As a companion piece to E-Jo’s Mullet Skirt, I give you: the Reverse Mullet Skirt.
(Wow. It turns out I own two of these.)
This way, admirers can gaze longingly at the backs of my knees as I swan out of the room, which I do a lot.
Do you iron linen? I don’t.
Later this week I am meeting up with my IPF and other grad school colleagues to attend the wedding of Dr. Rinty the Crusher and The Librarian. I will be trying not to look too awesome so as not to upstage the bride (impossible due to her loveliness) but it is going to be difficult because I will be wearing this:
This is not a photograph of me but of the brilliant hat designer and builder, who has the most amazing Etsy shop, but she and I have the same hair so you get the idea. I’m planning to look at least as kicky and alluring as she though I’m going to need someone to help me with my eyeliner. I considered doing a trial run with my new topper when I gave my final exams recently–you know, call it a thinking cap–and I think many of my students would have loved the gesture but I work at a fairly small university and the likelihood of running into the Dean, who I’m pretty sure thinks I’m a little too quirky, is high so I resisted.
I regret that decision.
A couple of months ago, in a rare move outside of my black cardi comfort zone, I bought this cashmere cardi online at J.Crew:
It was on sale, there was some kind of further promotion that may or may not have involved free shipping (rare to Canada) and I had long admired the colour and cut of these very cardigans in action on the exquisite and (sadly) now defunct blog Orchids in Buttonholes.
When it arrived I was mildly disappointed that the colour was not quite what had been represented on-line–I was expecting a wine-dark purple and this is more grape juice than wine–but that is the nature of the beast of on-line shopping. And it is still a lovely colour. And the cut and the pearly buttons are just 50s enough to thrill me to the core. In fact, the first time I wore it, with a pencil skirt of course, one of my colleagues remarked on my Mad Men aesthetic. Dorky FTW, or so I thought.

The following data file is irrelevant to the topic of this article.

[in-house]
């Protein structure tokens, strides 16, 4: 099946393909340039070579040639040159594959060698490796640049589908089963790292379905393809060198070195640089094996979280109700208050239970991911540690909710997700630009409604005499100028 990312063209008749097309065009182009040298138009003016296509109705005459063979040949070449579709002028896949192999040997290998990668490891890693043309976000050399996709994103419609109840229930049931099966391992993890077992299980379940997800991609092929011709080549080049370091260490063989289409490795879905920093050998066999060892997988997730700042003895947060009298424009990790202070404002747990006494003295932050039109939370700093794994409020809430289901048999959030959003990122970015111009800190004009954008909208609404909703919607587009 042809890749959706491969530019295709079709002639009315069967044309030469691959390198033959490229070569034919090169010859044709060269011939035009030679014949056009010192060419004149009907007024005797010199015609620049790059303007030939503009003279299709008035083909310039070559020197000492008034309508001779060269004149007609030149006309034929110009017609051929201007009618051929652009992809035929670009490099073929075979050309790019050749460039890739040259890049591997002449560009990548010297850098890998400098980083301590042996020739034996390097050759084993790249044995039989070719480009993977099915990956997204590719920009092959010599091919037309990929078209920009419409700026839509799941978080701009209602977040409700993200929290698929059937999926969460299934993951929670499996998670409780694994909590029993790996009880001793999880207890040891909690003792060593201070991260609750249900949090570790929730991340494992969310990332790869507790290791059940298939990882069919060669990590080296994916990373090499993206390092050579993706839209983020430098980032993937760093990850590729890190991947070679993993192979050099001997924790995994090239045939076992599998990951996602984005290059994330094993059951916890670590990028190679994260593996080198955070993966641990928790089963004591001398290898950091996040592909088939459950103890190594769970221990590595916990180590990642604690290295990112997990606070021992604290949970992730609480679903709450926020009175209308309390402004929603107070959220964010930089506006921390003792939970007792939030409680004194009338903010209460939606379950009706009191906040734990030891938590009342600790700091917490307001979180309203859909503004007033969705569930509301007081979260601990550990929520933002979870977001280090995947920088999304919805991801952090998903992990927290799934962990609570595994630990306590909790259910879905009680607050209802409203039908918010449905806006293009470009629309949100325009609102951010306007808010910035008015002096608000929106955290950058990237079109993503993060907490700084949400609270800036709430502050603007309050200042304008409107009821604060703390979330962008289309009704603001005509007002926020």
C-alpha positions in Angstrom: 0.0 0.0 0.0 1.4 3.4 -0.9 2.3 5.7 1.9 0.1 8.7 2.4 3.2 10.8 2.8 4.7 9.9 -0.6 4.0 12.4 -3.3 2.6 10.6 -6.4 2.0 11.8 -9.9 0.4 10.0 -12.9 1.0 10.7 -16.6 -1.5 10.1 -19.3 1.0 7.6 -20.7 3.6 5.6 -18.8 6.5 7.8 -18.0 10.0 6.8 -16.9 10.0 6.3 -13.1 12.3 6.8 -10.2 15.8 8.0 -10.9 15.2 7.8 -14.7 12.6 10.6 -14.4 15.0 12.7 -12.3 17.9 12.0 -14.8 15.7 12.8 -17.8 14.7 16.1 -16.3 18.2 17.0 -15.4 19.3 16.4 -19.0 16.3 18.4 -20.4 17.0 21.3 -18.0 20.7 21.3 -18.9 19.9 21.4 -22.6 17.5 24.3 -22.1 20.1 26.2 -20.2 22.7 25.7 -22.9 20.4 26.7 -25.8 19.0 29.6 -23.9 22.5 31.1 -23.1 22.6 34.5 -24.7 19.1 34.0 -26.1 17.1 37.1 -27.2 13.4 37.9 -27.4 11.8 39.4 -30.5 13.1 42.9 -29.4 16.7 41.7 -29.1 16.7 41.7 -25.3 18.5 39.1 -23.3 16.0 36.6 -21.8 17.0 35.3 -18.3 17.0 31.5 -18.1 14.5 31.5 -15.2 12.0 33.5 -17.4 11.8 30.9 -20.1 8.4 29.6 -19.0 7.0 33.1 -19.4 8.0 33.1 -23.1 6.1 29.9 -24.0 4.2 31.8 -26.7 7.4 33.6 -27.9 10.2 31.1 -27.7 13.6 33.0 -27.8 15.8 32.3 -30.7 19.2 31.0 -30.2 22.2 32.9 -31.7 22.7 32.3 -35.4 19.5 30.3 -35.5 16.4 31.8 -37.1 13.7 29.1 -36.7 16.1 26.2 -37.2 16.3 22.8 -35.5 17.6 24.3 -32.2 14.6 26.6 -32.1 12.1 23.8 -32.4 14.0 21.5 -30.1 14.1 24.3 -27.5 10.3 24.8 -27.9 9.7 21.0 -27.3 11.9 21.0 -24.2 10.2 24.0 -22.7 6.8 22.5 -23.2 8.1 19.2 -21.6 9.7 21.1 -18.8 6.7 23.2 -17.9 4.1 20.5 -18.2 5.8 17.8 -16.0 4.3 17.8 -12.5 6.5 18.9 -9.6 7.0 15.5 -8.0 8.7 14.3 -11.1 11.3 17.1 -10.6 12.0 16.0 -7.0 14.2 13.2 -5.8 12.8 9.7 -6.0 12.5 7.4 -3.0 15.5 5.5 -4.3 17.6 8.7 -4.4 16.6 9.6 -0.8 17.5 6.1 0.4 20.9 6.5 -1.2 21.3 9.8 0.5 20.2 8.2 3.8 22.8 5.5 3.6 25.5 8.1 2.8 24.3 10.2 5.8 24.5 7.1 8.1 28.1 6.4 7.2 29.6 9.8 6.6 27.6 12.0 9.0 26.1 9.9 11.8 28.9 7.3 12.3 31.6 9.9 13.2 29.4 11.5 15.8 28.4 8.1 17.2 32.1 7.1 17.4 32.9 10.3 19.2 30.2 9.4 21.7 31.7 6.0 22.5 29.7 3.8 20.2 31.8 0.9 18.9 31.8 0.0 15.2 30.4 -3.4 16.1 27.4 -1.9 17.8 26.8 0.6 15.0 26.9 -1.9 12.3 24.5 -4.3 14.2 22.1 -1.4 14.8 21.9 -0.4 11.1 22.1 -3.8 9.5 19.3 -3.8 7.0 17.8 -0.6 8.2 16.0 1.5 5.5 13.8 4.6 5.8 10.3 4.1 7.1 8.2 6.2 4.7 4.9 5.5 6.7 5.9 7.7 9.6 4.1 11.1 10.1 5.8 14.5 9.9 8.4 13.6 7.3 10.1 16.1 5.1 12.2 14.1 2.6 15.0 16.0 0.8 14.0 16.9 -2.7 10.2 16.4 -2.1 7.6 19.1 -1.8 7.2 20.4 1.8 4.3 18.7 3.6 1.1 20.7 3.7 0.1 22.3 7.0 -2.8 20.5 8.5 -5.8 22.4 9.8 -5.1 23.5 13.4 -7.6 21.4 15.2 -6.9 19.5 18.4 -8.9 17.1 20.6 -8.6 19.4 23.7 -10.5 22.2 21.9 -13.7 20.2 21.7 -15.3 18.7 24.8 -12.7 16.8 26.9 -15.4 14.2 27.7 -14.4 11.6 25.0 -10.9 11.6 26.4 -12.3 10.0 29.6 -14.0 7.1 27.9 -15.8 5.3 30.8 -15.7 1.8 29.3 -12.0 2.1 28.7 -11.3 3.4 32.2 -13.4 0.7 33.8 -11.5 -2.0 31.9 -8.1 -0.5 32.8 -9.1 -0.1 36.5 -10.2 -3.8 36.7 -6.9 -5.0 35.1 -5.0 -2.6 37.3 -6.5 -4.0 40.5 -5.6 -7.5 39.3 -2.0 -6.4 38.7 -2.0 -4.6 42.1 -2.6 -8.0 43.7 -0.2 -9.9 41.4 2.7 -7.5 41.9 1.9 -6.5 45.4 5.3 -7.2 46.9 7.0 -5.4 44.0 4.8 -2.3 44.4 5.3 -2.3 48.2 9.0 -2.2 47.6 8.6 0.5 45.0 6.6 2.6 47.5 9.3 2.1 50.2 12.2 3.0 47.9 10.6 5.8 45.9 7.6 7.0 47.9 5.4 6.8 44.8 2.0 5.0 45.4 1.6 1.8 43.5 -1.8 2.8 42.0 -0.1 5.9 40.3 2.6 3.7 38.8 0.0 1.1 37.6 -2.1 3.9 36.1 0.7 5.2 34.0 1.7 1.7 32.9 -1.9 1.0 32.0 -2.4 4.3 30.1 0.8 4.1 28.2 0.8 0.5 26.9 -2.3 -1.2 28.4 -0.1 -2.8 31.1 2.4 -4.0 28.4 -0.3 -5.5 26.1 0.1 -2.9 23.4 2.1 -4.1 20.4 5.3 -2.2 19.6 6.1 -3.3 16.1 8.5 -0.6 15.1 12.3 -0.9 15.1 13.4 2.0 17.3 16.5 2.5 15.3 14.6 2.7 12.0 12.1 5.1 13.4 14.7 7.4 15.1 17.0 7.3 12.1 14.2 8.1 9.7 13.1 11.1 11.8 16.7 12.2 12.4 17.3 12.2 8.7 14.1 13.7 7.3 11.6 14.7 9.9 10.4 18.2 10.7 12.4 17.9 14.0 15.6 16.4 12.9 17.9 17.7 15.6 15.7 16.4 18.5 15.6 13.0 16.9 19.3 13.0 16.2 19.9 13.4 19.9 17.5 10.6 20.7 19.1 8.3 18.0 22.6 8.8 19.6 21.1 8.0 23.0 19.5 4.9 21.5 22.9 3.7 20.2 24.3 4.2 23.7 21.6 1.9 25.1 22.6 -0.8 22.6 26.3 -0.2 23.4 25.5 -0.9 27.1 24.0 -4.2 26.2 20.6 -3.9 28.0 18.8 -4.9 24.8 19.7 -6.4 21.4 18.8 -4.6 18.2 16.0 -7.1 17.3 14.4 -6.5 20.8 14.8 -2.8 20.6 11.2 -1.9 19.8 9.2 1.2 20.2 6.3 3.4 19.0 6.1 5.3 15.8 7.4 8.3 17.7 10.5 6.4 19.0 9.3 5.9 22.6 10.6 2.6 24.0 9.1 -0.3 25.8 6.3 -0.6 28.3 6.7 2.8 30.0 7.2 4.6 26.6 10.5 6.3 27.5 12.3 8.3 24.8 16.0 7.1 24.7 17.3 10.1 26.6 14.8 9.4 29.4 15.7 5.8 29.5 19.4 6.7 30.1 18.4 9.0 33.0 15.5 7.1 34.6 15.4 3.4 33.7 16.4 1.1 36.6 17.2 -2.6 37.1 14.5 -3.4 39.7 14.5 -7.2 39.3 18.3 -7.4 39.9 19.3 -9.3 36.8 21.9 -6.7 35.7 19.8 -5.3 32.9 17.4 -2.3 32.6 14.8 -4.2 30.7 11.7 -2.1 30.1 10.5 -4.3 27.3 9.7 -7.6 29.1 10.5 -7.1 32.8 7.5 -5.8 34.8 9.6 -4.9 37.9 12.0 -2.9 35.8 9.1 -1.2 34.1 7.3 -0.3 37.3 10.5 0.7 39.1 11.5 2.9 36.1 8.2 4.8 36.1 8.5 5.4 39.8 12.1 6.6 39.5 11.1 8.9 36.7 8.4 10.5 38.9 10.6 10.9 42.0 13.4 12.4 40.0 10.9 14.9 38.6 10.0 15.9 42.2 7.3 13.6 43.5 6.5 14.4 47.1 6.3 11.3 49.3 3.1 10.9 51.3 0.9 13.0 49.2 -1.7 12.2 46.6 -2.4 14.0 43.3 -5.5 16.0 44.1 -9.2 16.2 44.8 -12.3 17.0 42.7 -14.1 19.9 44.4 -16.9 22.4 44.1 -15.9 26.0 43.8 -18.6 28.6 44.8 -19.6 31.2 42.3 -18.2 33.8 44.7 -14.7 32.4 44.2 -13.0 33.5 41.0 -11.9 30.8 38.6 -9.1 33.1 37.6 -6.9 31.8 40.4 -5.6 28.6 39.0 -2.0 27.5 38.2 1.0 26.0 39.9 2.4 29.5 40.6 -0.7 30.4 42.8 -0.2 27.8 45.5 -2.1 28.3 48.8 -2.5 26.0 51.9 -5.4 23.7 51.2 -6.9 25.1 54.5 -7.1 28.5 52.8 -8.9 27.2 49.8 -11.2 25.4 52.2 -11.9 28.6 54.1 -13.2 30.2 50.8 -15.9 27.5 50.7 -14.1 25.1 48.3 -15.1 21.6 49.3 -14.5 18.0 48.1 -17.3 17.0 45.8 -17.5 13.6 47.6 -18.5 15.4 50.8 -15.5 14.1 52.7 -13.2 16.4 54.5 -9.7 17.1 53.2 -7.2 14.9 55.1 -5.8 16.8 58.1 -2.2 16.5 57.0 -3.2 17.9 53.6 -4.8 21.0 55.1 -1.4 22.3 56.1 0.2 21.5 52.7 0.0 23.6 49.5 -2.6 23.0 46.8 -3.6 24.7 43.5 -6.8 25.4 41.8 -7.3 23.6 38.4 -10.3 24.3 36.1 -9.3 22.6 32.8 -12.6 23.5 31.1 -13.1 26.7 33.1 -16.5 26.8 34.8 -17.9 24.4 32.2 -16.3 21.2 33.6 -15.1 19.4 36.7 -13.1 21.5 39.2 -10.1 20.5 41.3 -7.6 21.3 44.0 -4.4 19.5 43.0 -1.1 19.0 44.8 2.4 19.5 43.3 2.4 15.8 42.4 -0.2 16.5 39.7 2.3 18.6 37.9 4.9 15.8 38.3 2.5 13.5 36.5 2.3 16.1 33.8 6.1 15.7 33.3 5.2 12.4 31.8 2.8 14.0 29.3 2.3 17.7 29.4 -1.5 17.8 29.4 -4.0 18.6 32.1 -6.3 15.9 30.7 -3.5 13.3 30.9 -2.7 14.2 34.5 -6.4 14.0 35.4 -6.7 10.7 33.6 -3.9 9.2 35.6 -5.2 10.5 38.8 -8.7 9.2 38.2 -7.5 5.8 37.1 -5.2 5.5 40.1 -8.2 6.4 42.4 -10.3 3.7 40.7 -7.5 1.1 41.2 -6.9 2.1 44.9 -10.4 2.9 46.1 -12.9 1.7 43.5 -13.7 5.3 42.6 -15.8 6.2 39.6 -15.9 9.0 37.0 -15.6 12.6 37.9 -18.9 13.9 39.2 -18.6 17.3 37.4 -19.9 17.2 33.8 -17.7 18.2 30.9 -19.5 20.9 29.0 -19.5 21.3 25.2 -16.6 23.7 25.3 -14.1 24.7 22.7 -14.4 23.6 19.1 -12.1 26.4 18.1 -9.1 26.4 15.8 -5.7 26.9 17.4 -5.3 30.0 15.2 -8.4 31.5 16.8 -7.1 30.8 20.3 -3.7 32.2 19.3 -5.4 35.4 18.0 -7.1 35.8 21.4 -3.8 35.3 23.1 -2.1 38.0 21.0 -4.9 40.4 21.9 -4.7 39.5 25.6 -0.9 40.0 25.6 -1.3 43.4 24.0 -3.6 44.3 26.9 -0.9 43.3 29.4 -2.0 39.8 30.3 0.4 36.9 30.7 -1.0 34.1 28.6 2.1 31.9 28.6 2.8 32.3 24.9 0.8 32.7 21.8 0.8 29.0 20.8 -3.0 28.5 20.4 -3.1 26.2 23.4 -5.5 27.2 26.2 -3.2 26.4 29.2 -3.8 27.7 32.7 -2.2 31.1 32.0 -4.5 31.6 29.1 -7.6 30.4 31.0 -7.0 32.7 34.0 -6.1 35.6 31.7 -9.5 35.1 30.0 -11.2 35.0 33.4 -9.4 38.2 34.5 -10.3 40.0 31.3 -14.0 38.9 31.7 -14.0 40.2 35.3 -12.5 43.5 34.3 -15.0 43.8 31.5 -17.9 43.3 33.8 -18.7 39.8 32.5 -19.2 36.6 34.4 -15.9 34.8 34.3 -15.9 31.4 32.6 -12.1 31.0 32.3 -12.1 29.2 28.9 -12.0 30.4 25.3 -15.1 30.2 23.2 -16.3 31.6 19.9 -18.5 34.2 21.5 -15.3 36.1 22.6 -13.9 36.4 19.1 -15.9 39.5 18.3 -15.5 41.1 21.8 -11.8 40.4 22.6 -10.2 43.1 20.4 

After a single wearing, and not even a long day’s wear, there was a lot of pilling. Too much for the price tag, even the sale price tag, of the sweater. So I made enquiries at J.Crew and was told that pilling is a natural process for natural fibres.
Bullshit, J.Crew. Do you think I’m some kind of idiot? Pilling might be inevitable with natural fibres, but tightness of weave and knit in quality products should prevent pilling for some time. And this amount of pilling after one wear is unacceptable. The sweater, now a couple of months old, is so covered in pills that it looks shabby.
J.Crew has lost my custom. And not just because of this experience, though this sealed the deal. Items on the Canadian site are more expensive, apparently because the company is offloading the cost of producing a French site onto the consumer, but I am more bothered by the fact that J.Crew does not allow for customer reviews. Had I known that this sweater would pill like it did, I would not have bought it, even on sale. Little wonder that they want their customers to remain silent.
We are breaking up, J.Crew. It was a very brief fling that began with your giddy entree into the Canadian market but this Canadian is worth more than you have to offer.*
I’ve had this Golightly Cashmere hat for two years. I wear it every day of the winter and still no pilling. It’s really hard to take a picture of yourself in a hat, as it turns out.
I’ve had these Golightly Cashmere Arm Warmers for about the same amount of time. I wear them almost everyday, indoors and out. No pilling. Plus hipster cred. And warm zombie arms.
Both Amid Privilege and Passage des Perles swear by Brora and Eric Bompard. Not much more expensive than the full-price cardis at J.Crew and probably well worth the extra. I’m saving up, and waiting for the sales.
Because I’m worth it.
Did you miss me StyleNation?
* To be fair, I don’t hate this shirt.
**This is an independent endorsement. Golightly Cashmere doesn’t even know I blog. Neither does my Mum.